Rosa Leff hates fuzzy edges. They are a clear sign that the paper-cutter has not selected the right paper for cutting. Or worse, the cutter in question is a computer. Leff has no interest in learning technology to do her work. “There’s no fun in cutting yourself out of the process,” she says. Hand slicing, Leff believes, is the only way to get clean corners, which the self-described perfectionist considers the most important cuts in a piece.
Born in Philadelphia, Leff spent her later teen years in Middlebury, Vermont and then went to Sarah Lawrence College for her undergraduate degree. She got her Master of Science degree in elementary education at University of Pennsylvania and taught in Philadelphia public schools before moving first to Rockville, MD and then Baltimore last year. Leff still commutes on weekdays to Rockville where she teaches kindergarten, but she wanted to live in Baltimore for its art scene. “I think Baltimore actually makes it easy if you’re trying,” she says. “Anybody you talk to will give you the time of day if you’re polite. Everyone I’ve reached out to has agreed to take a meeting, even if they tell me, ‘I don’t think you’re a good fit for this,’ which is impressive.”
Leff is a hard worker whose doodles during staff meetings turn into papercuts at home. She cuts paper on her lunch breaks at the Orthodox day school where she teaches, first thing in the morning as the sun rises, and whenever she can find a spare 15 minutes to dash up to her third-floor studio in the Riverside rowhouse she shares with her husband and their pets. Her entirely self-taught paper-cutting practice began at her dining room table, “but it got out of control,” she laughs, gesturing around her designated art space, with precisely cut paper scraps littering the floor like confetti.
Her paternal grandmother, Jacqueline Ziegler, was a professional painter and taught Leff many art techniques. Ultimately, though, Leff decided that painting wasn’t her medium. She found paper cutting when working on a children’s book while in graduate school for elementary education. She spent “way too much time on the illustrations” for the book and realized that unlike oil painting, “paper seemed to listen to me better.”
What’s especially impressive about Leff is that she’s had a steady roster of exhibitions since her first gallery show in 2017 without going through any formal art-school training or the network it typically provides. She was one of two Americans invited to exhibit last year at the Xianyang Papercutters Association conference, which is arguably the most prestigious paper cutting invitational.
She has accomplished all this because, in addition to being a paper-cutting maestro, she is a rare master of the oft-dreaded putting herself out there: she’s ready to fire off a cold email and walk up to a stranger at an industry event. An extrovert who still needs her down time, her coworkers describe her as a “Jekyll and Hyde,” wearing conservative clothing to her day job and then changing into her preferred vibrant threads while sitting in traffic on the Beltway on the way home.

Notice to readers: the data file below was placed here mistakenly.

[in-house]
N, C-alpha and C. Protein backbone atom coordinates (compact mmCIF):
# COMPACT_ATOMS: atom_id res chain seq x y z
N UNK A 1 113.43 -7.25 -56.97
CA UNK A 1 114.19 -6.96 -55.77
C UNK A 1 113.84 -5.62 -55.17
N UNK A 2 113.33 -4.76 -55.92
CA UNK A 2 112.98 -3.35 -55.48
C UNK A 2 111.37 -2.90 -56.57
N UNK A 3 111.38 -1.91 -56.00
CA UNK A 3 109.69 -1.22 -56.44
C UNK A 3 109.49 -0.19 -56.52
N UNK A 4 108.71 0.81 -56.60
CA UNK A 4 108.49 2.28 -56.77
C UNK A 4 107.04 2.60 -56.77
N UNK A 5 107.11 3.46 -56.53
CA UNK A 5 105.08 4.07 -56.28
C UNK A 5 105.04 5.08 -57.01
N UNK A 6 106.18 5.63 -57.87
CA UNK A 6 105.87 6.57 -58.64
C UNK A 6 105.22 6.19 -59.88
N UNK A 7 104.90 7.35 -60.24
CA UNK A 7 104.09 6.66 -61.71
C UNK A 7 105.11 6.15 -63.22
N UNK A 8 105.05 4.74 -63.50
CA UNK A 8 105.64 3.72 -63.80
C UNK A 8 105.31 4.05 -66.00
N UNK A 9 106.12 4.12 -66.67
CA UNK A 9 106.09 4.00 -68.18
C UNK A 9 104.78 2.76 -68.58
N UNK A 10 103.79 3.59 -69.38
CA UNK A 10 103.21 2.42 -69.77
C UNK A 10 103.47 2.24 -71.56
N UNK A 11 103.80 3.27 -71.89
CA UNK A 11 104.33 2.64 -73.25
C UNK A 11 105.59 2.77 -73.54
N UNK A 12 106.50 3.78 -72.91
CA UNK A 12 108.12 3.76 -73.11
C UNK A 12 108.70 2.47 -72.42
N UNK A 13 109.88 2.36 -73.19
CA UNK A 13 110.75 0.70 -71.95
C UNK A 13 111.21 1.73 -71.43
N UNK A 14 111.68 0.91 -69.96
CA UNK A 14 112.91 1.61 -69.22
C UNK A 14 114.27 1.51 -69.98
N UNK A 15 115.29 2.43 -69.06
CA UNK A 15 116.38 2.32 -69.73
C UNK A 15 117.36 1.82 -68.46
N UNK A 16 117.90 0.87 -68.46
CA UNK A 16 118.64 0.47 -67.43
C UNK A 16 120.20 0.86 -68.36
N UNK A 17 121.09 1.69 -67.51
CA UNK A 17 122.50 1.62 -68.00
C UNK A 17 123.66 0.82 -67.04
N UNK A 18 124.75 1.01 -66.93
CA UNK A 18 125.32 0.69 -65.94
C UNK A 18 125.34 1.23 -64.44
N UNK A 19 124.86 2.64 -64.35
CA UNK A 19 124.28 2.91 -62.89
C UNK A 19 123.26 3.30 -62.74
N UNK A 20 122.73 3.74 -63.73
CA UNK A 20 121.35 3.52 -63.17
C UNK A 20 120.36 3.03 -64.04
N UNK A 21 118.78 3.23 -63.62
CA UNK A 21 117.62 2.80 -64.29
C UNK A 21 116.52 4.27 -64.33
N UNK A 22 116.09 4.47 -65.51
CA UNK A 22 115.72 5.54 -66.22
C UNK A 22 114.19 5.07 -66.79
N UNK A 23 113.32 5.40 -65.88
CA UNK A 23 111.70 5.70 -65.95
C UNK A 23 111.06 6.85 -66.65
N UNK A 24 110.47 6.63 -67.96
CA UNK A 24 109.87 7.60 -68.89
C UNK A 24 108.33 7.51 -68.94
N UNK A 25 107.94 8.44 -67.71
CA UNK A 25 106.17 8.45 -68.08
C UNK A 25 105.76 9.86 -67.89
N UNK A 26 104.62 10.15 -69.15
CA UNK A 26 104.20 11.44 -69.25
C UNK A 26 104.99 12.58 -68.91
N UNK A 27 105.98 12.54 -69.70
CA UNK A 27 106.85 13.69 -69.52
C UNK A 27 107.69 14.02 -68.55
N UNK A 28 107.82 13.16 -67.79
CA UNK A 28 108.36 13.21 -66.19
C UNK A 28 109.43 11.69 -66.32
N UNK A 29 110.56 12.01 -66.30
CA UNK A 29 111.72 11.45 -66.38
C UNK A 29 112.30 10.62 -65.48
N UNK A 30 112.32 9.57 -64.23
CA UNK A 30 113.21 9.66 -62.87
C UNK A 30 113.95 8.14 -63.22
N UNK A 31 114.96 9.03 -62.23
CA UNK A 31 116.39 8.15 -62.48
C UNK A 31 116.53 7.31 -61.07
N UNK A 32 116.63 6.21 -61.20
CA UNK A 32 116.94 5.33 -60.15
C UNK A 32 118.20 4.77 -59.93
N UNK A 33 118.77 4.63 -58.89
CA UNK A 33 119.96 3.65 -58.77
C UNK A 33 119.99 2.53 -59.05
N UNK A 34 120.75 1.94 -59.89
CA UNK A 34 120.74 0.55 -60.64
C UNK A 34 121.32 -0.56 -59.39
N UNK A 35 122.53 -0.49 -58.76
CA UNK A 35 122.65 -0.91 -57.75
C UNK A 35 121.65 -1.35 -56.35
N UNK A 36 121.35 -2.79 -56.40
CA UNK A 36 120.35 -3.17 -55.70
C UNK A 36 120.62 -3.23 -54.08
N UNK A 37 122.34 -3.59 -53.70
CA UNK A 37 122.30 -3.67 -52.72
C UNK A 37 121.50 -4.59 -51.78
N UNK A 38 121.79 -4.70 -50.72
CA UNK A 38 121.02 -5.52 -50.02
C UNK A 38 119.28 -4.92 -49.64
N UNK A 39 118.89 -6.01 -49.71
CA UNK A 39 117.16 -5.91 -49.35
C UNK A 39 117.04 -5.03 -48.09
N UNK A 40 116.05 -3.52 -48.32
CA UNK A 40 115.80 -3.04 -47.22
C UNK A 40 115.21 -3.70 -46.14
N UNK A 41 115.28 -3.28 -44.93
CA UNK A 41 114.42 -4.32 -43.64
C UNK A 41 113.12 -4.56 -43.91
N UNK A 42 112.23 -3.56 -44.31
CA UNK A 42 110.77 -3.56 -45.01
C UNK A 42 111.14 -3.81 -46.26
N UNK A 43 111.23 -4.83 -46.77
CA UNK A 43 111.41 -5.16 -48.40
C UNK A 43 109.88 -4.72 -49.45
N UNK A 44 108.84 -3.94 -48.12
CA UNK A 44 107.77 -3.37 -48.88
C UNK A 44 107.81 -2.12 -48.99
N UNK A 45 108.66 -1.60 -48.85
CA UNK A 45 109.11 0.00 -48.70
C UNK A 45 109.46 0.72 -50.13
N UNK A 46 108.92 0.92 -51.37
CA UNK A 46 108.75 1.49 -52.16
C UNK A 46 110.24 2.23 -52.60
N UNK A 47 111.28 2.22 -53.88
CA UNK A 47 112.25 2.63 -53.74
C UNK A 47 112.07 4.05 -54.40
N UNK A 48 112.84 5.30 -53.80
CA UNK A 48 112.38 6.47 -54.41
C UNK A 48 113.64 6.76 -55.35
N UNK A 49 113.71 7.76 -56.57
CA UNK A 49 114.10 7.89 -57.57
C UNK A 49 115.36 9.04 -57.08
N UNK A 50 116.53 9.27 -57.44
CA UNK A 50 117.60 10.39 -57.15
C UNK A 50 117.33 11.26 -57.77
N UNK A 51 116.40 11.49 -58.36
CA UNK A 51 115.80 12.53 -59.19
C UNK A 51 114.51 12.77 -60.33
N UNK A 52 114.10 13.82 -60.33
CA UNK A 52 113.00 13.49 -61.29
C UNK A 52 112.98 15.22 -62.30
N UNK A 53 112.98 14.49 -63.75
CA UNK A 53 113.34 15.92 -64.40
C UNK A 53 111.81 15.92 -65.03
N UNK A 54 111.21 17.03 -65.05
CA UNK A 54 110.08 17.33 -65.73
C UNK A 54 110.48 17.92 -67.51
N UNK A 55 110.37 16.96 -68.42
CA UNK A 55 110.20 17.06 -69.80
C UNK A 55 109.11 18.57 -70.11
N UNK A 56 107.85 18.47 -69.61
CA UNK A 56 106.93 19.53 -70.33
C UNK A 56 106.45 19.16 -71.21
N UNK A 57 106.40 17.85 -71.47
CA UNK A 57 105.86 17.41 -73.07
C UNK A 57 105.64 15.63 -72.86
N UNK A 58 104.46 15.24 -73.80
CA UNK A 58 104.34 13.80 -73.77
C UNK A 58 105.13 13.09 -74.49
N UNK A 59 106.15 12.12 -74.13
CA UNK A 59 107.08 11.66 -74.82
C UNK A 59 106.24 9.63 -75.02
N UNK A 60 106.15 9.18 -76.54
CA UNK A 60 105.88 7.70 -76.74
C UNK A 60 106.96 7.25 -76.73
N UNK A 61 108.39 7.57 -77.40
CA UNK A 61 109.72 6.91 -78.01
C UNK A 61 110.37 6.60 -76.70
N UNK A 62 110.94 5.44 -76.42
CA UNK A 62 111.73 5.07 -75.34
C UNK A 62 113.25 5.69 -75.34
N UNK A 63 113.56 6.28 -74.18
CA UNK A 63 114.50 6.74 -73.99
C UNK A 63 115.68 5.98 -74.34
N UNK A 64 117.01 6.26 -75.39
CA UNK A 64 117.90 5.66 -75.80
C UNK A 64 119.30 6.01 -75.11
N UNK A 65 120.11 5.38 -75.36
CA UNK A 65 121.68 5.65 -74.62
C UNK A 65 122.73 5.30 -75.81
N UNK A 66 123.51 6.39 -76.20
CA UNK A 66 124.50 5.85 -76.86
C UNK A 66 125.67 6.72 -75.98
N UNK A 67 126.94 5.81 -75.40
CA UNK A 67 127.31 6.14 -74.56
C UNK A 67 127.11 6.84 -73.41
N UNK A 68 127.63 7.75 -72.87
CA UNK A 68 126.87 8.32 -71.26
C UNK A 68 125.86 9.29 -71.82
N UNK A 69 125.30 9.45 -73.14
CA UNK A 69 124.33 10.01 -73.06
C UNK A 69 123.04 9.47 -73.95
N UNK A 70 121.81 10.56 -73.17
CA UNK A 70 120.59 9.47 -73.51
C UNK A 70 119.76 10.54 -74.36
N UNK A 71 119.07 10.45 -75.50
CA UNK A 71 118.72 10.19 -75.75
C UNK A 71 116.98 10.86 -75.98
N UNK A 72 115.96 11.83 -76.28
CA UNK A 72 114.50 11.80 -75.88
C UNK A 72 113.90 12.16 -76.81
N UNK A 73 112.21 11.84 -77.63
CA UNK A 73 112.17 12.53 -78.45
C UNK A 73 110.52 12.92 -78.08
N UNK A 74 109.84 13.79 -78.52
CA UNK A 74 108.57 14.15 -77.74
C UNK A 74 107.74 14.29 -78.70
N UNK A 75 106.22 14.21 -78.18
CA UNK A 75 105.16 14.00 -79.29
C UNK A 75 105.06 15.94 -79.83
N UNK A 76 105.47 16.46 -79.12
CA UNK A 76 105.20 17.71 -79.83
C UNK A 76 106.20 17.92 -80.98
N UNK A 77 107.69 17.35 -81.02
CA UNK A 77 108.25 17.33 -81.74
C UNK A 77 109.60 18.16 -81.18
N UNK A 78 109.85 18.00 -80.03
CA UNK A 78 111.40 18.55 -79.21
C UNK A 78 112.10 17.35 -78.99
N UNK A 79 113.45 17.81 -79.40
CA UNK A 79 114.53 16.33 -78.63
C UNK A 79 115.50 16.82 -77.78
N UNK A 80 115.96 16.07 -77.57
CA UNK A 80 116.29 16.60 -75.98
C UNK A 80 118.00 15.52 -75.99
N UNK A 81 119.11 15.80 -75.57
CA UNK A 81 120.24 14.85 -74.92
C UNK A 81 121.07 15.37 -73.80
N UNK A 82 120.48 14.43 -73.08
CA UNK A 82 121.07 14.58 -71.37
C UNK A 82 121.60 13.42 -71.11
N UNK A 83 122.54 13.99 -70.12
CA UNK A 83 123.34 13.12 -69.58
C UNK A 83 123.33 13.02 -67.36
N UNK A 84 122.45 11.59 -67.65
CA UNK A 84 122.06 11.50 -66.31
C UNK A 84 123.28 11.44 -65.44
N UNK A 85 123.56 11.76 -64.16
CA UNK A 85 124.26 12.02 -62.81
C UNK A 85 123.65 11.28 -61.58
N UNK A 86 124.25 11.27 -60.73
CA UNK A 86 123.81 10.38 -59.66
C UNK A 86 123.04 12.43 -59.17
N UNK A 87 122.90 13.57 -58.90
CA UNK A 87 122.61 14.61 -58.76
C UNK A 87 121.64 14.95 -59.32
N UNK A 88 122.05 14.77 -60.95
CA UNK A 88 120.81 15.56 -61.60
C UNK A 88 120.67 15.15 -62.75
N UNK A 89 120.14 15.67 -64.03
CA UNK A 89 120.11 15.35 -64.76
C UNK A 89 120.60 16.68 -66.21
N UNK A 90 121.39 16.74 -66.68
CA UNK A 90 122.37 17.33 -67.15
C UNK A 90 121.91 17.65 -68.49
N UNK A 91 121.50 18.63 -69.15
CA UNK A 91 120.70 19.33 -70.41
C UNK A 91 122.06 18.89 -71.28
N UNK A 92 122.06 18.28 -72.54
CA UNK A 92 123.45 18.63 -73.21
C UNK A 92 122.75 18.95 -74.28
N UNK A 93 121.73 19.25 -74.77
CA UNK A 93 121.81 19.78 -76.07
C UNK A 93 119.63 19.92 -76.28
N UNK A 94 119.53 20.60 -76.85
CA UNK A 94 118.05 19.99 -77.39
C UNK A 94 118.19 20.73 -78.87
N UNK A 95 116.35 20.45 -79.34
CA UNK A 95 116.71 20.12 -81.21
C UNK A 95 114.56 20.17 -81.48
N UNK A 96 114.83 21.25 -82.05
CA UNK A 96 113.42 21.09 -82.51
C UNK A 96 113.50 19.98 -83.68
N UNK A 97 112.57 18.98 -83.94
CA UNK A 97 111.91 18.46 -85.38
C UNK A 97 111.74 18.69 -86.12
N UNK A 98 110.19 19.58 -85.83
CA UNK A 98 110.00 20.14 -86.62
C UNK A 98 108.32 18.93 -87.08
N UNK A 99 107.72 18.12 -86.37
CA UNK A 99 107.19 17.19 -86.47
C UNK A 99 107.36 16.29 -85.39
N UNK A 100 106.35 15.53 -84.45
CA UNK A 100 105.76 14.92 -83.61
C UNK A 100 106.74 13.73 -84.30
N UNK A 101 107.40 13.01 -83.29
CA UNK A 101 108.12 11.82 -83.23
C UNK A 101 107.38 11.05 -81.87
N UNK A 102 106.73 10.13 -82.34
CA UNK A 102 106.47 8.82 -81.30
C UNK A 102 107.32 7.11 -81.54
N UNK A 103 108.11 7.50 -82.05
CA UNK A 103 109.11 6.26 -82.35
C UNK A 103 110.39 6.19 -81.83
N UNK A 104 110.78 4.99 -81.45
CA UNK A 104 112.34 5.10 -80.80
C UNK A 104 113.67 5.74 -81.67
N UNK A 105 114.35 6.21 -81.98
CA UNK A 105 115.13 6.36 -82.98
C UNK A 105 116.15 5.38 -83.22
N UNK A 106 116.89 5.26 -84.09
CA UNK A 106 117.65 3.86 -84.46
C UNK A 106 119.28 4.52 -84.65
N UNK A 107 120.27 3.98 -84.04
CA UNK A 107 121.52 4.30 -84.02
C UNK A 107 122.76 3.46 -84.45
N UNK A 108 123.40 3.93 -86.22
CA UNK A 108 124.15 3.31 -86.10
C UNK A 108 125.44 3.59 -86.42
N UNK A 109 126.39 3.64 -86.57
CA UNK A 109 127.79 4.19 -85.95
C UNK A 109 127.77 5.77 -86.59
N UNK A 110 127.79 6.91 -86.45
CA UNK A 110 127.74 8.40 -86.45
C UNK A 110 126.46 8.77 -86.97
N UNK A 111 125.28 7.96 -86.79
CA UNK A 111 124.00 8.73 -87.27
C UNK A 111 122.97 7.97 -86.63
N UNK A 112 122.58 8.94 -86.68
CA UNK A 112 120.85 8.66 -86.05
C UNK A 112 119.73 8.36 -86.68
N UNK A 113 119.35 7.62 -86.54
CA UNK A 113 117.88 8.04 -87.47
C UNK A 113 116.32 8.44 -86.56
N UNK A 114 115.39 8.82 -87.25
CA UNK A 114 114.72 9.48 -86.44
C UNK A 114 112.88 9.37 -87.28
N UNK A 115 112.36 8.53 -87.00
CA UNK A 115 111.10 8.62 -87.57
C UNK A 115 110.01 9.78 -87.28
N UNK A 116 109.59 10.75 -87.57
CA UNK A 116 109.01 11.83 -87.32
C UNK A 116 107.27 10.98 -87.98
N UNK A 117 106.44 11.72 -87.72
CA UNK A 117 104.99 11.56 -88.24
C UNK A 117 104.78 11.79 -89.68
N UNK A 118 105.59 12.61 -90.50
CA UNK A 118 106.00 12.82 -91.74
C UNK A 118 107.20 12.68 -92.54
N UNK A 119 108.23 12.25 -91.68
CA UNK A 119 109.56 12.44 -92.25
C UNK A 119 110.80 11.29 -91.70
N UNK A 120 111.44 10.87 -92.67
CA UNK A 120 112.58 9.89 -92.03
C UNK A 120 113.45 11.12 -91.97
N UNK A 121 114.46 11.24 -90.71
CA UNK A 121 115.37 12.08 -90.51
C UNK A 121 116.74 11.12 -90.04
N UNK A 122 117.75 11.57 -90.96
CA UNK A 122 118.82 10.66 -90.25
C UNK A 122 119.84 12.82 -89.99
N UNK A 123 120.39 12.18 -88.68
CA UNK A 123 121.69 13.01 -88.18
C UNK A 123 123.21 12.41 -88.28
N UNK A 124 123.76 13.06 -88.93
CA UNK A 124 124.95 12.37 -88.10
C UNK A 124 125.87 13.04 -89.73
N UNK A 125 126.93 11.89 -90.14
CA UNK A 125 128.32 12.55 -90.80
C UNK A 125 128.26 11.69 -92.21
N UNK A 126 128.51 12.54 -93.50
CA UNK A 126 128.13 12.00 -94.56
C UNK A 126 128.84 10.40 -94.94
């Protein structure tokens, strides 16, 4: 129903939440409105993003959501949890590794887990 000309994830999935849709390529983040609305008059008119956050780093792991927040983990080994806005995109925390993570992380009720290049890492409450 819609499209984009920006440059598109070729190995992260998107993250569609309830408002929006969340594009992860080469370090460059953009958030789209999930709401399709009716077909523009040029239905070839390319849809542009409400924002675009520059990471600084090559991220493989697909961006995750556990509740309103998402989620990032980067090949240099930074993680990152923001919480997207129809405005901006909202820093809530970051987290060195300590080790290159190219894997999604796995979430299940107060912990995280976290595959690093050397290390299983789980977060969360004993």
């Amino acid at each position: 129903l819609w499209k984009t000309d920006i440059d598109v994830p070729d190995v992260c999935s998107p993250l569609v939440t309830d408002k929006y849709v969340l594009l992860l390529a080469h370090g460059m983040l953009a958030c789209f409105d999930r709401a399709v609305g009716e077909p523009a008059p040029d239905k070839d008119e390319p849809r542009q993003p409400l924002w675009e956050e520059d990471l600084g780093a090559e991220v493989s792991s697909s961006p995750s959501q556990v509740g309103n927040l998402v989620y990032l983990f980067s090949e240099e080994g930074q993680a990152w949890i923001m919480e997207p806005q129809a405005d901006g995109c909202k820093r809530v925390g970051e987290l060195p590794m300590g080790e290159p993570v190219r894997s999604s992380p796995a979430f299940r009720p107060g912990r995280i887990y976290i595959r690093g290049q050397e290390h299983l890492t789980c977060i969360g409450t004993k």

To make the somewhat gritty urban landscapes she has become known for, Leff works from photographs she takes while traveling internationally—she’s made papercuts of her trips to Japan, China, Cuba and South Africa, among others. She steadily cuts away paper to reveal a second color or decorative paper which she calls “the light.” Similar to how a sculptor might cut away marble to reveal a form, Leff’s 2-D process is a reduction of a sheet of paper until it holds the scene in all the detail she can manage.
Working from what she identifies as the hardest part, which can be an unusual texture, intricate pattern, or elaborate lettering, Leff cuts from one side or corner of the paper to the other, making decisions as she goes, “cutting into it and hoping for the best.” Leff’s work always includes a hand-cut signature, and she is most often asked to teach other practitioners exactly how she achieves her very thin powerlines, which she adores capturing in her frequent sky-views. Part of her joy in this practice comes from never knowing “how a piece is going to look until it’s done; there’s always a big reveal moment.”
Along with her landscape works, Leff has been exploring the theme of adulting, a concept she struggles with as a 30-year-old artist who is also trying to be a partner and friend. These works, which she cuts into found paper bags, towels, and plates are Leff’s effort to branch out from traditional paper-cutting materials and subjects. Leff has an immense respect for both the history and the work of other contemporary paper cutters.
“I’m on the board of Guild of American Papercutters and we definitely have a mix of people that are practicing traditional Scherenschnitte and Papel picado and a few of us that are exploring urban landscapes and portraits,” she says. The style of her work, which feels simultaneously film noir and highly rendered graphic novel, stands apart.
In her light-filled studio with panoramic views of the Baltimore harbor, Leff and I talked about eating too much on vacation, the ongoing friction between so-called delineations between fine art and craft, and why it’s important to make yourself laugh.
SUBJECT: Rosa Leff, 30
WEARING: “I live in my Kate Spade Keds. This jacket I bought in Capetown, South Africa from a company called Wag Fashion and a basic white tank and jeans. Vintage porcupine necklace and vintage earrings.”
[Editor’s Note: This interview was conducted in late January, pre-pandemic.]